logger.info("--> save()", " setting properties");
       currentInstance.setProperties(changeArray);
       } catch (PortletInvokerException e) {
       logger.error(e.toString());
       return false;
       } catch (Exception e) {
       logger.error(e.toString());
       return false;
       } catch (Throwable t) {
       logger.error(t.toString());
       return false;
       }
       return true;
       }
      


        • 1. Re: How to obtain the current portlet instance?
          Phil Eberle Newbie

          I improved my guessing, but it's still just a guess. As long as administrators can enter custom window names (and I don't want to modify the admin portlet) I would have to show an Instance selection dialogue whenever my getCurrentInstance() fails.

          Any ideas anyone?

          • 2. Re: How to obtain the current portlet instance?
            Phil Eberle Newbie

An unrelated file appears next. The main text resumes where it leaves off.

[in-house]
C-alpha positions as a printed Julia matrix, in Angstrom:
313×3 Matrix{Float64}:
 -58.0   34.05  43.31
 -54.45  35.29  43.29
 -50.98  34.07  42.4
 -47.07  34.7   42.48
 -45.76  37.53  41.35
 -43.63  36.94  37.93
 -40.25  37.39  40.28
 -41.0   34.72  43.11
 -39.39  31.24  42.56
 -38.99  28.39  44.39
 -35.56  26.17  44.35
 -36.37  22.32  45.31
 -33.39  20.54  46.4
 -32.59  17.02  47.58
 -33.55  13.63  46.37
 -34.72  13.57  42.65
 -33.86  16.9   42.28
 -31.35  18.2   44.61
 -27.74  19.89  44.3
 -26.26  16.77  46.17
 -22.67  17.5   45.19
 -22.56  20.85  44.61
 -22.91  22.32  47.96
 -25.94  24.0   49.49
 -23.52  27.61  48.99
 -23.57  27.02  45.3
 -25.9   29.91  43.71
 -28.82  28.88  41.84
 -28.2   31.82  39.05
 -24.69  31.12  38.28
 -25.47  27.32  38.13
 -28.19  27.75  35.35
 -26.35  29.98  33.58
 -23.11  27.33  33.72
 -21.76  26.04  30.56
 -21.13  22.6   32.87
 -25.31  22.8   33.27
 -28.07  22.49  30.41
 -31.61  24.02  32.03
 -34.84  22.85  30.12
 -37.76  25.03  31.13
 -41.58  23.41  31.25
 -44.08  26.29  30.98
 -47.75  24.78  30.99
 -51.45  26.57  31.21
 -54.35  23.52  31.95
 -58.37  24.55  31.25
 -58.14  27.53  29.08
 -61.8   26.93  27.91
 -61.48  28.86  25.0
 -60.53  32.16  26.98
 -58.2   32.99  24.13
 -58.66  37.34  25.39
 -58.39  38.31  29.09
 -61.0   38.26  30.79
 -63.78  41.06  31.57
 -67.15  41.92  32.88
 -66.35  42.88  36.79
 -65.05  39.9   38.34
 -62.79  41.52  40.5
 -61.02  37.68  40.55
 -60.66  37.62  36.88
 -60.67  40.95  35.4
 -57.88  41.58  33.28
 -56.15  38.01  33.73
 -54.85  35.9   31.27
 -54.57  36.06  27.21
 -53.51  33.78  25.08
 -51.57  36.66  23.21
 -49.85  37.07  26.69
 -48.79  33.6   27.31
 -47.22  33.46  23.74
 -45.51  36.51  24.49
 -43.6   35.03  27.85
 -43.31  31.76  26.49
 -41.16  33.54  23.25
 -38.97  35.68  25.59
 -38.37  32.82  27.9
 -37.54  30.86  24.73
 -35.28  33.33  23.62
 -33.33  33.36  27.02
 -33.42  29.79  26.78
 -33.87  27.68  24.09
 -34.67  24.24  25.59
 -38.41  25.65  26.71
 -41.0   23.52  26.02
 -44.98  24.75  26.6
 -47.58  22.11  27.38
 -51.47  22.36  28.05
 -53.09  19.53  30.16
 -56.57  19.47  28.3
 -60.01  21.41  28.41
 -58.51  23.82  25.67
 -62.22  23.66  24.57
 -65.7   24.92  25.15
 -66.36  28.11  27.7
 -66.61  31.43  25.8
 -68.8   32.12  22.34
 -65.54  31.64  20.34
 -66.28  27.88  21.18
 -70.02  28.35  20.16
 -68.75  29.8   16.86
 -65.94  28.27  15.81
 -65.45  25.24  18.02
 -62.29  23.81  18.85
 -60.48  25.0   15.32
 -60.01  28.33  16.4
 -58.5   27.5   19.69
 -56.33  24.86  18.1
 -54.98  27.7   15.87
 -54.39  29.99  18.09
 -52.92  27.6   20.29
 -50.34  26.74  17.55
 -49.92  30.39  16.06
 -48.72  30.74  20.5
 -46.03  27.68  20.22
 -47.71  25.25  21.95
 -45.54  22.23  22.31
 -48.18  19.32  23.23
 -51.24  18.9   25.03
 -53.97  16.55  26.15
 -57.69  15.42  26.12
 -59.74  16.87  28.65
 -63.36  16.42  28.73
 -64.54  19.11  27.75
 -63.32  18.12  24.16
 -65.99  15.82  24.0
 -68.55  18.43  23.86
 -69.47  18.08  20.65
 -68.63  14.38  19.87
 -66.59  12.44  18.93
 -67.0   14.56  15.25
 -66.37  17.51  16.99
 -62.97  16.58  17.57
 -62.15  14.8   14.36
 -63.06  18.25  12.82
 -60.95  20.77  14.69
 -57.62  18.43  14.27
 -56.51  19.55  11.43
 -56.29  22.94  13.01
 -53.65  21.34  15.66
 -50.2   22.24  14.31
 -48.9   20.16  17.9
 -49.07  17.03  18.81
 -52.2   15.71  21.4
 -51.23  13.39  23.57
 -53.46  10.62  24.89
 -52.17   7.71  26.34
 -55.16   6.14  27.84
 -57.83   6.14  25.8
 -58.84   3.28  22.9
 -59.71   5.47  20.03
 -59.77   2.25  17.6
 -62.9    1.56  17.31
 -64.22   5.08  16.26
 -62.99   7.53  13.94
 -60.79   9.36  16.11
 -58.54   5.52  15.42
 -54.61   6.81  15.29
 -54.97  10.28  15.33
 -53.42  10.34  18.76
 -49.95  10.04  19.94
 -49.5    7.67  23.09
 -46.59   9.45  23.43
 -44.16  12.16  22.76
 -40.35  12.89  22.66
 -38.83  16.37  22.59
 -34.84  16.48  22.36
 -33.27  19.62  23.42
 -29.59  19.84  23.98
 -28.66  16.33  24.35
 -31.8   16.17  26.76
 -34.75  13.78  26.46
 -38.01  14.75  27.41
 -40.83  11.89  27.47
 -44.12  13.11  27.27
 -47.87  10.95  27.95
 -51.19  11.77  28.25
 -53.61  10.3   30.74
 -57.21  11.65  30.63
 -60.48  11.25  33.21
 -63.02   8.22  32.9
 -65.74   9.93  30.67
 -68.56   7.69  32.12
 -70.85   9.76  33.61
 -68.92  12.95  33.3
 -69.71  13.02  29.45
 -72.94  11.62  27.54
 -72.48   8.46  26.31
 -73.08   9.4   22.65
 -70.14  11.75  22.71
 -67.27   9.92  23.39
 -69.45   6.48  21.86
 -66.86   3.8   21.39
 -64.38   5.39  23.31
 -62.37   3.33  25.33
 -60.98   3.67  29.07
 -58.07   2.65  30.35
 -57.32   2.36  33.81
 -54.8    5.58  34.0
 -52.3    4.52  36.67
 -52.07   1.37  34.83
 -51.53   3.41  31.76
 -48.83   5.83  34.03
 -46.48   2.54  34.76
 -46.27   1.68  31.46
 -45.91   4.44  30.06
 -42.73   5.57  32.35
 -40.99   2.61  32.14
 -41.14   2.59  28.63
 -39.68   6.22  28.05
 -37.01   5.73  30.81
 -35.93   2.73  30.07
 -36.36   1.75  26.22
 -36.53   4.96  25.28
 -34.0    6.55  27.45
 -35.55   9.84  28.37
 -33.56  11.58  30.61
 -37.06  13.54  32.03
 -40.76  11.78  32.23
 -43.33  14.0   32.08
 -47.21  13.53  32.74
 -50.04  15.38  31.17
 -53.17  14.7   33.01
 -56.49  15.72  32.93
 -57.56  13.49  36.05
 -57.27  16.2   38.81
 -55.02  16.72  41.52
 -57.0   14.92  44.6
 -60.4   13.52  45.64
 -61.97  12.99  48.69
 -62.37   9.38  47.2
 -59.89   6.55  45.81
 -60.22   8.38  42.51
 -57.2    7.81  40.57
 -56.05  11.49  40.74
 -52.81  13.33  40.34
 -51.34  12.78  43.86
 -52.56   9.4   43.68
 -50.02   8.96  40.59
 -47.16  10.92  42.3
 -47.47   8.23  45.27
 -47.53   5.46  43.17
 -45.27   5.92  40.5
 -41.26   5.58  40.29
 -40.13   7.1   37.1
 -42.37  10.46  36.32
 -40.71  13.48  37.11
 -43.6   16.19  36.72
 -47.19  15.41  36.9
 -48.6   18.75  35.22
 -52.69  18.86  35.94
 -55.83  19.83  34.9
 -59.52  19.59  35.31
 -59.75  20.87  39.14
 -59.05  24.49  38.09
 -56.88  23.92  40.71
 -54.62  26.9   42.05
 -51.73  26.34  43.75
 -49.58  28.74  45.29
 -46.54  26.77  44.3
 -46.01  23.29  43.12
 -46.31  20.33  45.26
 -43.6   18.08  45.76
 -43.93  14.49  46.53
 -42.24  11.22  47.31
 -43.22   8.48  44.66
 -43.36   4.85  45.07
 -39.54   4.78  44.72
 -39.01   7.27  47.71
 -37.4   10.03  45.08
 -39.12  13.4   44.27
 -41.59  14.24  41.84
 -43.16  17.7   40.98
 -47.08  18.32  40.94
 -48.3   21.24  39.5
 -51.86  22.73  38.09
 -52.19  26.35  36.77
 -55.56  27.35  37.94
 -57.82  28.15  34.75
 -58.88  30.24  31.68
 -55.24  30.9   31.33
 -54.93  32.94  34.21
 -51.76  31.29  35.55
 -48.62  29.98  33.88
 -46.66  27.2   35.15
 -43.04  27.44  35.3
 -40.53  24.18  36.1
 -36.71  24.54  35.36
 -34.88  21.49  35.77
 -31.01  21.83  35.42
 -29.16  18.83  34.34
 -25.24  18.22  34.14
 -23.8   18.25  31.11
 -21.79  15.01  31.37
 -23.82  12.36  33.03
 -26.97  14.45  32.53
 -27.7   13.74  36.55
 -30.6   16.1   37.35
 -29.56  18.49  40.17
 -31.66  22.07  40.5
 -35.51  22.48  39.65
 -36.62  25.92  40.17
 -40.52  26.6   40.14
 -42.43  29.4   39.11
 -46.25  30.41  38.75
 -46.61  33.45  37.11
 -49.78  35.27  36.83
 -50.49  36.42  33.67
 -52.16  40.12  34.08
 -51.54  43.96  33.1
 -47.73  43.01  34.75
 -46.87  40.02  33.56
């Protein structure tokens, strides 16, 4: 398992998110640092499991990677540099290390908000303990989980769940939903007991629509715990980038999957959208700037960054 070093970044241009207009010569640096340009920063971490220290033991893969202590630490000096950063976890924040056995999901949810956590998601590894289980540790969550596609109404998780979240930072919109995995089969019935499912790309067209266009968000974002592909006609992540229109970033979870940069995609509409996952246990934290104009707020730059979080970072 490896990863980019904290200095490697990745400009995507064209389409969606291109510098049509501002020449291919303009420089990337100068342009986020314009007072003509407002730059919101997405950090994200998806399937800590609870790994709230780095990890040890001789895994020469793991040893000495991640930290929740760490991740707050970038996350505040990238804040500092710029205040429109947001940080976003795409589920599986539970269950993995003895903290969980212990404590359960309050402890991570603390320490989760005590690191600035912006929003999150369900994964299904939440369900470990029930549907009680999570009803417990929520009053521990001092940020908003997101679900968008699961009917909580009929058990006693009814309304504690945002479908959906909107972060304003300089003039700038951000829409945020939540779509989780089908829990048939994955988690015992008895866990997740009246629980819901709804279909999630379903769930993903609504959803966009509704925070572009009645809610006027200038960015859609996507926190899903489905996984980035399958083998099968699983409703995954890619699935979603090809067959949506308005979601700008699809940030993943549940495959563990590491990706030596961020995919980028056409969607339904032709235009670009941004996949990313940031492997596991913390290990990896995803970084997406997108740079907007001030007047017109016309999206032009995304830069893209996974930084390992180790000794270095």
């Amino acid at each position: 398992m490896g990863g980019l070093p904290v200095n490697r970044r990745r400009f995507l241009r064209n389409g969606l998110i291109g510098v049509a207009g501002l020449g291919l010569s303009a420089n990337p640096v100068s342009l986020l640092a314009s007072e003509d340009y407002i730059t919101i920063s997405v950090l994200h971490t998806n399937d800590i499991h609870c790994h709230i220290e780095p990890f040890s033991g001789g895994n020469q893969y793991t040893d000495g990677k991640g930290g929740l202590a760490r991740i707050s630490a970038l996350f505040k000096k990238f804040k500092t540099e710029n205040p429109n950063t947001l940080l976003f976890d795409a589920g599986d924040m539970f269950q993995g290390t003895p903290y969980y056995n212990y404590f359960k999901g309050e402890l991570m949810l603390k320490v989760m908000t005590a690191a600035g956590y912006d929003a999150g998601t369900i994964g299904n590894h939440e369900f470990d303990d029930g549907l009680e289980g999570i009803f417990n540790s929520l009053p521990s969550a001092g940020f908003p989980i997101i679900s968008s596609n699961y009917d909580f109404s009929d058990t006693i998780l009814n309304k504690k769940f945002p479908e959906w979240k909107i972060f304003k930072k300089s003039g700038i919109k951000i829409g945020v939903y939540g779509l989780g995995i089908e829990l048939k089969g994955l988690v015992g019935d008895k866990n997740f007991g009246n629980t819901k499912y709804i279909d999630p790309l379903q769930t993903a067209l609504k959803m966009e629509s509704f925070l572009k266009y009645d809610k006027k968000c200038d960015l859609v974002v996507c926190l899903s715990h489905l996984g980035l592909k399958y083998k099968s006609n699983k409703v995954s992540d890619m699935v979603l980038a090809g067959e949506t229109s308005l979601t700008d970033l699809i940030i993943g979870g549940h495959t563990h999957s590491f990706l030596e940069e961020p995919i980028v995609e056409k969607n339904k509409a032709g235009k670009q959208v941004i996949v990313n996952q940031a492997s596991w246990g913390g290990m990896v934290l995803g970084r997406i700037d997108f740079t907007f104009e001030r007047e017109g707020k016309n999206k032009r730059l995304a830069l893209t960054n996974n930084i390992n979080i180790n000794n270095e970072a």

It took more two afternoons, but I found a solution.

            The trick is to use the PortalObjectContainer to obtain the current PortalObject from the current PortalNode.

            Anyway, here's my code:

             private Instance getCurrentInstance() {
             PortalNodeImpl node = Navigation.getCurrentNode();
             if (node.getType() != PortalNode.TYPE_WINDOW) {
             return null;
             }
             PortalObjectId id = node.getObjectId();
             Window window = (Window) getPortalObjectContainer().getObject(id);
             PortletContent pc = (PortletContent) window.getContent();
             return getInstanceContainer().getDefinition(pc.getInstanceRef());
             }
            
             @Override
             public boolean writePref(String prefKey, String newPrefValue) {
             Instance currentInstance = getCurrentInstance();
            
             if (null == currentInstance) {
             logger.error("<-- writePref() Current Instance is null, stopping.");
             return false;
             }
            
             try {
             List<PropertyChange> changeList = new ArrayList<PropertyChange>();
             PropertyChange change = PropertyChange.newUpdate(prefKey,
             newPrefValue);
             changeList.add(change);
            
             PropertyChange[] changeArray = changeList
             .toArray(new PropertyChange[changeList.size()]);